Ramadi attacks: Is Iraq heading for more sectarian bloodshed?

The two blasts hit government buildings in Ramadi, the provincial capital of Anbar Province, on Wednesday, leaving more than 20 people dead and nearly 60 people injured. Officials blame Al Qaeda in Iraq for the attacks.

By , Correspondent

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    An Iraqi policeman inspects the site of a bombing in Ramadi, 70 miles west of Baghdad, Iraq, Wednesday.
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One of the largest coordinated bombings to hit Iraq in recent months shook the central city of Ramadi on Wednesday morning. The two blasts hit government buildings in the provincial capital of Anbar Province, leaving more than 20 people dead and nearly 60 people injured.

The governor of Anbar was among those wounded in the attack, and security officials say he may have been the bombers’ primary target. Officials are blaming Al Qaeda in Iraq for the attack.

The bombings in Ramadi underscore the increasing instability in Iraq as the US continues to reduce its military presence and the nation prepares for national elections in March. Many of the sectarian issues that divided Iraq during the worst of the fighting in 2006 and 2007 continue to plague the fledging government, which many Iraqis still perceive as too heavily dominated by a Shiite majority.

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“The whole security situation is very fragile,” says Ahmad Moussalli, a professor of political science at the American University of Beirut. He adds that violence is likely to continue as long as rival sectarian groups – namely the Sunnis and Shiites – perceive uneven government influence. “You can expect the return of rebels, revolutionaries, or Al Qaeda groups to try to rebalance the power. … I think Iraq will take a more sectarian turn and this is only the tip of the iceberg.”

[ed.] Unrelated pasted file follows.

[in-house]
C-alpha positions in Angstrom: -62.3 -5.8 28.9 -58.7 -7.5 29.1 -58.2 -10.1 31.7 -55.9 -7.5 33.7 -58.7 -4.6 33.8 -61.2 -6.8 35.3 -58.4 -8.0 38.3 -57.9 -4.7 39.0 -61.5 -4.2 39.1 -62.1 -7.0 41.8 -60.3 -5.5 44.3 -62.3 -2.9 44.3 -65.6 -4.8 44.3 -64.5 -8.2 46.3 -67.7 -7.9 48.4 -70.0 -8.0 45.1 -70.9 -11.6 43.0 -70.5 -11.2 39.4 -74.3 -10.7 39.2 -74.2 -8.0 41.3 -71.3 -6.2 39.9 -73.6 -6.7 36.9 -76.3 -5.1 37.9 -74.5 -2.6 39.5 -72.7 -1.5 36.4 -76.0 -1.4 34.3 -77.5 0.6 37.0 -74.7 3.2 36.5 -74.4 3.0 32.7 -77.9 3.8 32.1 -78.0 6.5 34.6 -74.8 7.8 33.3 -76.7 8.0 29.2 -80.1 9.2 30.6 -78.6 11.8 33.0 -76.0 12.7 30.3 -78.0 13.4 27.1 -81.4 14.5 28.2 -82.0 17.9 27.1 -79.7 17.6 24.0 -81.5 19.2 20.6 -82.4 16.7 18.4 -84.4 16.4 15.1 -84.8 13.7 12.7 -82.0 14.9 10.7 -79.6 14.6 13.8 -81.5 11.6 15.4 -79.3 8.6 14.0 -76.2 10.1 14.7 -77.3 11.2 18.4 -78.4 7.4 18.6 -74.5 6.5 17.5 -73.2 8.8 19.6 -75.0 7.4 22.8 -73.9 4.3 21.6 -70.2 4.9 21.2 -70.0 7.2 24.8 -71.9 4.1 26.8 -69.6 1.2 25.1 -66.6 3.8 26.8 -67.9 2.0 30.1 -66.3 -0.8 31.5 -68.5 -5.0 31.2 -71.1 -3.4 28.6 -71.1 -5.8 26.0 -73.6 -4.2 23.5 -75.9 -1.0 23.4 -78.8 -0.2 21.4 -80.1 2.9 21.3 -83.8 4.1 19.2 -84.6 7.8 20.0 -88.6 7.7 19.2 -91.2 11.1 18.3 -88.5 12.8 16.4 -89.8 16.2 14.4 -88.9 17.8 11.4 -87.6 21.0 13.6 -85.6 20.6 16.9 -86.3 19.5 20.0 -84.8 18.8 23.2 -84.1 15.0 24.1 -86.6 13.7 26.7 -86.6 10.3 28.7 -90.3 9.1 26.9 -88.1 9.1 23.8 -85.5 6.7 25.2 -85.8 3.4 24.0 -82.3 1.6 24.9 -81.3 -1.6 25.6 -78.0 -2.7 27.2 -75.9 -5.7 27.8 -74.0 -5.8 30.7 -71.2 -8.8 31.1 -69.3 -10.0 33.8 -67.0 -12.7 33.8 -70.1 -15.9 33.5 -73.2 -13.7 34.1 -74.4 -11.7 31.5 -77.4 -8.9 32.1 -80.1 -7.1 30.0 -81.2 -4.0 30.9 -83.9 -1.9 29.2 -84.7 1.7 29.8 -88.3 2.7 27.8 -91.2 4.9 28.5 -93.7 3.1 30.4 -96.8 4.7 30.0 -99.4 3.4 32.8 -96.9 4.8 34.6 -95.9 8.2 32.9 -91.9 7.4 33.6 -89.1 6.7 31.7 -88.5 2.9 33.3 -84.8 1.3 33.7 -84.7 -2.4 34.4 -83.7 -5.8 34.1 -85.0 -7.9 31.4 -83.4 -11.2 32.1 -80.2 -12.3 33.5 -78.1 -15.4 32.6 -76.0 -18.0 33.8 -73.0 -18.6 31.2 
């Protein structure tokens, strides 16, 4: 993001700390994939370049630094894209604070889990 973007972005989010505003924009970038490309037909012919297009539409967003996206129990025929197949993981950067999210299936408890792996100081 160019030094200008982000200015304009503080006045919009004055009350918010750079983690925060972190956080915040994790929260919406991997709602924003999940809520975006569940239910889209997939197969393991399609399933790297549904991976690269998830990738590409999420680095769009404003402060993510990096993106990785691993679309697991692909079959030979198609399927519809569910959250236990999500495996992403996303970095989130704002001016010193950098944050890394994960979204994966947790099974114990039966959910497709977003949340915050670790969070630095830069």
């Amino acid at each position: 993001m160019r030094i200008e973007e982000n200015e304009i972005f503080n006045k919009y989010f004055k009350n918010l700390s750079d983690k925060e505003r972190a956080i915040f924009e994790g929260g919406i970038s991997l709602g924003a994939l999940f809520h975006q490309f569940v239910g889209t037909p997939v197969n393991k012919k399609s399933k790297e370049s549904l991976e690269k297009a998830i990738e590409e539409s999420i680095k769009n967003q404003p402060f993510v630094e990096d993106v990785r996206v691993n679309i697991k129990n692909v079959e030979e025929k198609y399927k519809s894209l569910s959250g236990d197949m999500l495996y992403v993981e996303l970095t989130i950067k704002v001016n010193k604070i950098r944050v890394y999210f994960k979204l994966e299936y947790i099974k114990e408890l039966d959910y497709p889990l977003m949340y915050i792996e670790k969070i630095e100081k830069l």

Wednesday’s bombing also renewed concerns about Iraq’s security forces. Throughout the war, there have been problems with militants infiltrating Army and police units, and security officials say that this latest suicide bombing was carried out by a man wearing an Iraqi Army uniform.

Following the bombing, Hekmat Khalaf Zaidan, deputy governor of Anbar Province, told Agence France-Presse, “I am astonished by the weakness of the security forces, which have been infiltrated.”

Raising further alarm, on Tuesday five members of the Sons of Iraq (SOI) community policing group were murdered at a checkpoint 30 miles north of Baghdad. One of the guards was reportedly beheaded, a common practice among Al Qaeda in Iraq. The predominately Sunni SOI, which started in Anbar Province, was hailed as a critical component to decreasing violence in Iraq. The Associated Press reports that in the past two years, US military officials say 212 SOI leaders have been killed by Al Qaeda.

In recent months, Iraq has seen an uptick in high-profile attacks reminiscent of the bloodiest days of the conflict. Many analysts attribute the rise to militant groups trying to destabilize the country prior to the March elections. Current Prime Minister Nouri al-Maliki will be up for reelection, but there are concerns that the current election law may hurt the chances of Sunni groups, who already complain about underrepresentation.

“If the elections can pass successfully, without any major disputes, uncertainties, or inconsistencies, then that will be a very positive point and that will undermine the groups that are trying to carry out these attacks,” says Sajjan Gohel, director for international security at the Asia-Pacific Foundation, an independent security and intelligence think tank in London. Still, “we are going to see an upsurge in violence in the build up to March, I don’t think we should be in any doubt about it.”

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